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Article
February 27, 1915

MERCURIC CHLORID POISONING IN ANIMALS TREATED UNSUCCESSFULLY BY PARENTERAL ADMINISTRATION OF HALL'S NEW ANTIDOTE

Author Affiliations

Assistant Professor of Pharmacology, Yale University School of Medicine NEW HAVEN, CONN.

JAMA. 1915;LXIV(9):736. doi:10.1001/jama.1915.02570350030010
Abstract

Some attention has been given in this laboratory to a recently proposed method of combating mercuric chlorid poisoning. Hall1 suggests for this purpose a reversal of Mayer's reaction for the precipitation of alkaloids. These substances, as is well known, form insoluble compounds with mercuric potassium iodid. Wishing to render mercury insoluble in the body, Hall proposes the employment of an alkaloid dissolved in a potassium iodid solution, and has selected quinin as comparatively harmless and readily obtainable. His solution is in the following proportions:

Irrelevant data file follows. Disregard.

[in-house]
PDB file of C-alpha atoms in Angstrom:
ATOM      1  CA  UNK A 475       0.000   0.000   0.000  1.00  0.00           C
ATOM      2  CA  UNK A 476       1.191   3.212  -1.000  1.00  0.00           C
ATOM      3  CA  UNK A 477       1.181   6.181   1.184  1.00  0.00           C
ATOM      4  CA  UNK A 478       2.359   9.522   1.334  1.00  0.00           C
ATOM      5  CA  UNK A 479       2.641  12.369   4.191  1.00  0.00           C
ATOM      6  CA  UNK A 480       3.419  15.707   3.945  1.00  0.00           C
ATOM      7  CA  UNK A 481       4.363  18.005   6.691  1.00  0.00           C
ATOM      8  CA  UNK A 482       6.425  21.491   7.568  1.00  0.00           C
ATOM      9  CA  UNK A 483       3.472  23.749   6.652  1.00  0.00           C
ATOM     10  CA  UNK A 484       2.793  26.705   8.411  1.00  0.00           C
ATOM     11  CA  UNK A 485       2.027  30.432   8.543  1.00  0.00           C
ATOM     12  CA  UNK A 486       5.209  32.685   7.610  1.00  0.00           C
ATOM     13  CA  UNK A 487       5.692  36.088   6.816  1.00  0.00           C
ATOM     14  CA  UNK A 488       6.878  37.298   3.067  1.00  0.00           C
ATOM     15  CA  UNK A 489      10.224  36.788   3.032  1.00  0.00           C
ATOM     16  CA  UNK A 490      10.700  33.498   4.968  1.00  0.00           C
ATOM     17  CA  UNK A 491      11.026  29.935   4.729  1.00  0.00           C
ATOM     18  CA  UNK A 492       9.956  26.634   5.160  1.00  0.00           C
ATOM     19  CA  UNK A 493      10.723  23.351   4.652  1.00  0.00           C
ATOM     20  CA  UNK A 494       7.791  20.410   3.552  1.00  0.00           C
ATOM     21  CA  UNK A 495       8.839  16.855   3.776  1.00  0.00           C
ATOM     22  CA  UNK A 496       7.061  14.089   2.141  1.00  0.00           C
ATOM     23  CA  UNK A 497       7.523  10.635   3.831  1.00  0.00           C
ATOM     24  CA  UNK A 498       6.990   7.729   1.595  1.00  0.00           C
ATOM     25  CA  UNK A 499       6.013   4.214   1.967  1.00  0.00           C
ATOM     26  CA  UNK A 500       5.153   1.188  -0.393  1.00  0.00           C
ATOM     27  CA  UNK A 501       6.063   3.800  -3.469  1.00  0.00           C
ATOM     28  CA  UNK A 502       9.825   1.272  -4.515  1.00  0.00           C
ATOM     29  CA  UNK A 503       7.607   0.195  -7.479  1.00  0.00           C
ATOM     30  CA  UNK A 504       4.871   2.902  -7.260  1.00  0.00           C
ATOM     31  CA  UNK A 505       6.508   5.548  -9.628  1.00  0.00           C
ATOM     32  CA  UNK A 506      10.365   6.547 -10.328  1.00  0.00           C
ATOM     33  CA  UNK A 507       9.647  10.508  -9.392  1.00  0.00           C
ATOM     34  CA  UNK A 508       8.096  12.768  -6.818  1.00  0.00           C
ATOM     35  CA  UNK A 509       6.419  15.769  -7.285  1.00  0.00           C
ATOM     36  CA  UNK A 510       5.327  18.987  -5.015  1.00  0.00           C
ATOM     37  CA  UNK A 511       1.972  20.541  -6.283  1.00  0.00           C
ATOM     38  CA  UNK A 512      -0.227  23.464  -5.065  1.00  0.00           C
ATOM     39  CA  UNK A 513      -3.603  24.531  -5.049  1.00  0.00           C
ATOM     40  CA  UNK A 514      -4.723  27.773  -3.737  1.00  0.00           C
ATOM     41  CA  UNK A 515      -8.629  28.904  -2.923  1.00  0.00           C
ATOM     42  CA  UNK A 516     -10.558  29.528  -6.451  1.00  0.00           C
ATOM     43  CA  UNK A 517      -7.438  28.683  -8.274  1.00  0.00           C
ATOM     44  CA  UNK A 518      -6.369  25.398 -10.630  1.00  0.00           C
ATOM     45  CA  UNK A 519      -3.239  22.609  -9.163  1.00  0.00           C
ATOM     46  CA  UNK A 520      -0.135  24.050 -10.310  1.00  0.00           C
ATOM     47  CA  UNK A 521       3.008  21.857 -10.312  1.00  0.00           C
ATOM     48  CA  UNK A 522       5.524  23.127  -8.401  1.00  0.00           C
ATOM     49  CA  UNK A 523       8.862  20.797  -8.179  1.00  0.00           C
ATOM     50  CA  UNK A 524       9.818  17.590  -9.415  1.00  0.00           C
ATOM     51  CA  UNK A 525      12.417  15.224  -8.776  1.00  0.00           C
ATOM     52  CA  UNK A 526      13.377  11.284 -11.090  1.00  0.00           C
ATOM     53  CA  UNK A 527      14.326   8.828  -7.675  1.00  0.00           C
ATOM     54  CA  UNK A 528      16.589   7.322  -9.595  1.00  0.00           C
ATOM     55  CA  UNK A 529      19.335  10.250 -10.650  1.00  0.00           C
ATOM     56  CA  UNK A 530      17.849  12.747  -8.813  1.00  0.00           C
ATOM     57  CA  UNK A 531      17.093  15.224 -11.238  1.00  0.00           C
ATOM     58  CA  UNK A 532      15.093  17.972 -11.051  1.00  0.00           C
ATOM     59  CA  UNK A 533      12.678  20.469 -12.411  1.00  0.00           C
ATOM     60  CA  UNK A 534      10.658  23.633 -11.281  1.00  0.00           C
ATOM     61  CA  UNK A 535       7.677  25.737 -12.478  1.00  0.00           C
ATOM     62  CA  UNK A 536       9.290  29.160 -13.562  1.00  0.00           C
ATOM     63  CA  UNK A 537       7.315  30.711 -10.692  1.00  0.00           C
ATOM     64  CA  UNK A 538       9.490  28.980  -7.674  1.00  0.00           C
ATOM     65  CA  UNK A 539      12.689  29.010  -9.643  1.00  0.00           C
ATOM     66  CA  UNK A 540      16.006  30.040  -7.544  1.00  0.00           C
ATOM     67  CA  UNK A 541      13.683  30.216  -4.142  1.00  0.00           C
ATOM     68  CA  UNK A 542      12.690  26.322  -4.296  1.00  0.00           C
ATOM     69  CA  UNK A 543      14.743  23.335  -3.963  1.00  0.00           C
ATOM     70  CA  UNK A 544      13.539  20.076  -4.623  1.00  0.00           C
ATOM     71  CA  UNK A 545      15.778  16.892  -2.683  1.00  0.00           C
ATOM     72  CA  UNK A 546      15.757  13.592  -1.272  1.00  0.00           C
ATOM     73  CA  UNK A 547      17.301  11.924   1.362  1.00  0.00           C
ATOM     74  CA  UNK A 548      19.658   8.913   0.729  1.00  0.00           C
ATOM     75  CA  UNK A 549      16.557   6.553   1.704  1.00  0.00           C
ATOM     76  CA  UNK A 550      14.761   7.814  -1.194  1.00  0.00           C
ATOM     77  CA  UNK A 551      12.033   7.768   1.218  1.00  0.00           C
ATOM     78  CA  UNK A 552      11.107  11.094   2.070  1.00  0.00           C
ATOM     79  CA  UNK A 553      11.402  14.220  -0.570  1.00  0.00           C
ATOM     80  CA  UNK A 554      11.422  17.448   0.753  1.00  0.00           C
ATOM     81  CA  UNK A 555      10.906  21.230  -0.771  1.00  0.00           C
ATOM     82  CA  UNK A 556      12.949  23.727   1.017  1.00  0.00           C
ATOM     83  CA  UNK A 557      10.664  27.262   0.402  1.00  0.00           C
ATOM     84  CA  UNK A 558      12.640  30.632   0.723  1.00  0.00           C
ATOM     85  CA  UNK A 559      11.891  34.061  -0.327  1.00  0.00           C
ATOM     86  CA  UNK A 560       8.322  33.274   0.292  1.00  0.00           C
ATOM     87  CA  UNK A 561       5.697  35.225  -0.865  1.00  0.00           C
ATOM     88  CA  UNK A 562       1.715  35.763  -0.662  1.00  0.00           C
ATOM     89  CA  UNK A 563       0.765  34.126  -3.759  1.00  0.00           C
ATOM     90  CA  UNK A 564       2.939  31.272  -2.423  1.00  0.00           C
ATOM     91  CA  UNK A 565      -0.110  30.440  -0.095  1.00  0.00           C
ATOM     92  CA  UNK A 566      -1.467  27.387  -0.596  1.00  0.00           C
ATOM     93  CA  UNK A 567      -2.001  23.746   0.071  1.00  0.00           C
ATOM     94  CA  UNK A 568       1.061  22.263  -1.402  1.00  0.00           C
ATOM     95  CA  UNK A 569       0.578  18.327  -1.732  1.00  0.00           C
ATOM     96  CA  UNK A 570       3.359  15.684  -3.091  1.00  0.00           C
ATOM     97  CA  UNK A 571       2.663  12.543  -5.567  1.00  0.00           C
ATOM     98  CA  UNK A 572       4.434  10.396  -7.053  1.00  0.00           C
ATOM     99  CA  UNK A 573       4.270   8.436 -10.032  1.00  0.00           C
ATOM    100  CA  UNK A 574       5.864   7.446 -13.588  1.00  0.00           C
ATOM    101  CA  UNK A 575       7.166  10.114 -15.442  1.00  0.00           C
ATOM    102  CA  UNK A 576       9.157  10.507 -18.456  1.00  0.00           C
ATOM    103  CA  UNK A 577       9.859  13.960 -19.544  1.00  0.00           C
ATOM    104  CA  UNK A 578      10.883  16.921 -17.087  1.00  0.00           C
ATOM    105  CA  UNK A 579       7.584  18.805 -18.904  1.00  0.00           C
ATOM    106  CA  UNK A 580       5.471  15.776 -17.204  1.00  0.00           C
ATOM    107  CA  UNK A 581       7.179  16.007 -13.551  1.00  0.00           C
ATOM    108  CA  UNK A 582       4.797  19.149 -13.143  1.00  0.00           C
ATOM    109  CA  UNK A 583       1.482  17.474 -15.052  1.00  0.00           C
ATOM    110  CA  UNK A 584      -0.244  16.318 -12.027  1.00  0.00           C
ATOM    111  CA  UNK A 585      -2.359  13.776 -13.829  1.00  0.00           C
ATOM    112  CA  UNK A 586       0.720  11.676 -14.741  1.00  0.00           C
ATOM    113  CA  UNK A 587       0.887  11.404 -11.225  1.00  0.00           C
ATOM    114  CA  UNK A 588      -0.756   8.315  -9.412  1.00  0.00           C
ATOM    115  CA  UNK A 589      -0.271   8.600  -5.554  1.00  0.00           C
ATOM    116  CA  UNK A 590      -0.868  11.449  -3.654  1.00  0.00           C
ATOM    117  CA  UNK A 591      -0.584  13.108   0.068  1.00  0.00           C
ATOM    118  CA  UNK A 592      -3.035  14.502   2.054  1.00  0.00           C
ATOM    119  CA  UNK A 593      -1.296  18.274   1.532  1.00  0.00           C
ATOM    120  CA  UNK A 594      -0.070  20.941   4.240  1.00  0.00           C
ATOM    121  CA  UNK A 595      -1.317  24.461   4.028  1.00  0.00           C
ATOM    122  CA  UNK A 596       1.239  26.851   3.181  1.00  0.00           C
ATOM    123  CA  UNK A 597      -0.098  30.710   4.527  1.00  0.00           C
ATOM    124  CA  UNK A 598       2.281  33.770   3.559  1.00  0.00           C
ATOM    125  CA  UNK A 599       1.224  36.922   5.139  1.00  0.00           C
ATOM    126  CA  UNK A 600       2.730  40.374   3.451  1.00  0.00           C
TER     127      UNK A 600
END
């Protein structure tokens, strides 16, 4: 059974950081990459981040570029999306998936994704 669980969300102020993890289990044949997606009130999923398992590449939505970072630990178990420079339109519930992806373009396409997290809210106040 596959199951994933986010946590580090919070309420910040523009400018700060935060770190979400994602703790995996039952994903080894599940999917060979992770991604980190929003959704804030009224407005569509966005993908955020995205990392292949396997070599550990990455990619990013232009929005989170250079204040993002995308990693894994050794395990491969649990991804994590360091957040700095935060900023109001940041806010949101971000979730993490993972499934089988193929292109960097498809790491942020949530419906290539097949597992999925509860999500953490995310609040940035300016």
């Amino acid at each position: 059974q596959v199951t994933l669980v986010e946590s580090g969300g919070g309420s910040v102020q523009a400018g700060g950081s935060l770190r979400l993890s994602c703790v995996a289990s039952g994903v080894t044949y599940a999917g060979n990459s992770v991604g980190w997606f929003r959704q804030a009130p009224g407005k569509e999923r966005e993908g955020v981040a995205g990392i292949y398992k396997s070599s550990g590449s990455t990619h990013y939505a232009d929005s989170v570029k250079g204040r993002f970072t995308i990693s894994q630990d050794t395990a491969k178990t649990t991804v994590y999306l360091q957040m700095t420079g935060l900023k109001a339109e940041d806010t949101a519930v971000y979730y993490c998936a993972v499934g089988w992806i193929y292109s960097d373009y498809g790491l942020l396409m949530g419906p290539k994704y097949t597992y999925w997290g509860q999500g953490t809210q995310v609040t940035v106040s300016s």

This forms a precipitate with mercuric chlorid in dilute acids or alkaline carbonates, and should therefore compare favorably with the ordinary antidotes now given into the alimentary canal.

Greatest interest, however, attaches to its parenteral administration in the hope of fixing the mercury which has already reached the blood and tissues. This I have attempted, but with quite negative results. In like manner Kunkel2 once attempted to cure

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